Lee County Mosquito Control testing for West Nile, no cases reported
Photo: Video by fox4now.com
LEHIGH ACRES - The West Nile virus is killing a record number of Americans this season.
So far this year 66 people have died, which is more than any other time since West Nile was first detected in the US more than a decade ago.
Many of the deaths are in Texas but it's a concern in any place that has mosquitoes since they transmit the virus.
While there are no cases reported in southwest Florida, there have been more than 1500 cases of the virus reported nationwide.
"It worries me," said mother of two Jessica Gomez. "It scares me because people can die from it."
The recent outbreak is one of the largest on record. In Florida, 13 counties have reported cases of West Nile in humans and animals.
"It can" be deadly, said Lee County Health Department spokeswoman Diane Holm. "But only in very, very rare cases."
Health officials say 80 percent of those who come in contact with the virus aren't seriously affected showing few if any symptoms.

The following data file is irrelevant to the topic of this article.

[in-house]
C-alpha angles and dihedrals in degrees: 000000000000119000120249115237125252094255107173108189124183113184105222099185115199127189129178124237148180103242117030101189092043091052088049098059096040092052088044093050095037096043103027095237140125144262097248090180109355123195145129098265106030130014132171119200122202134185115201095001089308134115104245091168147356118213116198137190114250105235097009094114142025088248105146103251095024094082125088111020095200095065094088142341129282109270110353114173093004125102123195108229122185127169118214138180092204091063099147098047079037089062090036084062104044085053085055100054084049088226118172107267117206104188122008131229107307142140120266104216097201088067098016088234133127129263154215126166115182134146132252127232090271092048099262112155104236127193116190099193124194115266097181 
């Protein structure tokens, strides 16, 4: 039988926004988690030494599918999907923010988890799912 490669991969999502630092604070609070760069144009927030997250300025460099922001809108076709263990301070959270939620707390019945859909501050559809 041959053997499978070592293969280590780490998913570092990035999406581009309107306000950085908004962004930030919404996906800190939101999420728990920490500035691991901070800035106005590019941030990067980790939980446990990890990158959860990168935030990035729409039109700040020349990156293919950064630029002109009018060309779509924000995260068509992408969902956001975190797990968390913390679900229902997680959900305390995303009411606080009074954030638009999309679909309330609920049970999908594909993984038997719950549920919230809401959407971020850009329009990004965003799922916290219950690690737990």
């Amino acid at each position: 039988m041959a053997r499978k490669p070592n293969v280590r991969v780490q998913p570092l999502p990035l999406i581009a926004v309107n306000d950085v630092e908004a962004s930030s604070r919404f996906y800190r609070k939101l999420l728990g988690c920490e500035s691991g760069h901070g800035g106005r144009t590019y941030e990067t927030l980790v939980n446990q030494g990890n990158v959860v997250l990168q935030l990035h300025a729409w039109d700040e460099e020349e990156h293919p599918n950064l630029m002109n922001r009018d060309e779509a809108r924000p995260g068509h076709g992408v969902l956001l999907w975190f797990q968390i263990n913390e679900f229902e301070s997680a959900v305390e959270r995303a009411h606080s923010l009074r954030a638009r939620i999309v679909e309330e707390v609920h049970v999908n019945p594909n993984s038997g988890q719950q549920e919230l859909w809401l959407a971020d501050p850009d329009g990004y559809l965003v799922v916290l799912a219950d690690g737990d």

"It's not a big concern for us yet," said Holm. "We know it's on the way. It's moving around the country and toward us in Lee County. But, right now, we have had no cases at all."
Lee County Mosquito Control is also keeping a close watch.
"We always take human diseases...[spread] by mosquitoes very seriously," said Lee County Mosquito Control Deputy Director Jonathan Hornby.
Outside, three chickens are kept in a metal wire cage. Since birds carry the virus, the Mosquito Control keeps tests nearly 100 chickens every two weeks for signs of West Nile or other diseases.
"We have yet to find any disease," said Hornby, "in those chickens this mosquito season."
But when it comes to protecting her two kids, Gomez isn't taking any chances.
"Maybe I'll take extra precaution," said Gomez. "Put some bug spray on, keep them in at night."
Experts say the best way to fend off mosquitoes is to cover yourself with clothing and insect repellent at dusk and dawn.
Also, drain and cover any standing water and pick up things like bottles or cans, that can collect water, and act as a breeding ground.